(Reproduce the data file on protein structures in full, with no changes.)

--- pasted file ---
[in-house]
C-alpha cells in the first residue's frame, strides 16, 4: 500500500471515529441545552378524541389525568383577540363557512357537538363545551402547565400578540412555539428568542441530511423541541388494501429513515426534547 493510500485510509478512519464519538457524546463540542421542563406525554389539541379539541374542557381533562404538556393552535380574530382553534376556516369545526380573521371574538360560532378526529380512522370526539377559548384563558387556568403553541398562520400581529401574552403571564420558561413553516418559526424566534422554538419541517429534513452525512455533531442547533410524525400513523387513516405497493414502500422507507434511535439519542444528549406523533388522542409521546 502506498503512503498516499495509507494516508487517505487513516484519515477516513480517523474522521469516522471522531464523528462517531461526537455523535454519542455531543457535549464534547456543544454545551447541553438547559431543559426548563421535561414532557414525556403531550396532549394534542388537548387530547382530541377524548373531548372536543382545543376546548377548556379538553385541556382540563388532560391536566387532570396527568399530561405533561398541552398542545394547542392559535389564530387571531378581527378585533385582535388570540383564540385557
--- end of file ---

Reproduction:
[in-house]
C-alpha cells in the first residue's frame, strides 16, 4: 500500500471515529441545552378524541389525568383577540363557512357537538363545551402547565400578540412555539428568542441530511423541541388494501429513515426534547 493510500485510509478512519464519538457524546463540542421542563406525554389539541379539541374542557381533562404538556393552535380574530382553534376556516369545526380573521371574538360560532378526529380512522370526539377559548384563558387556568403553541398562520400581529401574552403571564420558561413553516418559526424566534422554538419541517429534513452525512455533531442547533410524525400513523387513516405497493414502500422507507434511535439519542444528549406523533388522542409521546 502506498503512503498516499495509507494516508487517505487513516484519515477516513480517523474522521469516522471522531464523528462517531461526537455523535454519542455531543457535549464534547456543544454545551447541553438547559431543559426548563421535561414532557414525556403531550396532549394534542388537548387530547382530541377524548373531548372536543382545543376546548377548556379538553385541556382540563388532560391536566387532570396527568399530561405533561398541552398542545394547542392559535389564530387571531378581527378585533385582535388570540383564540385557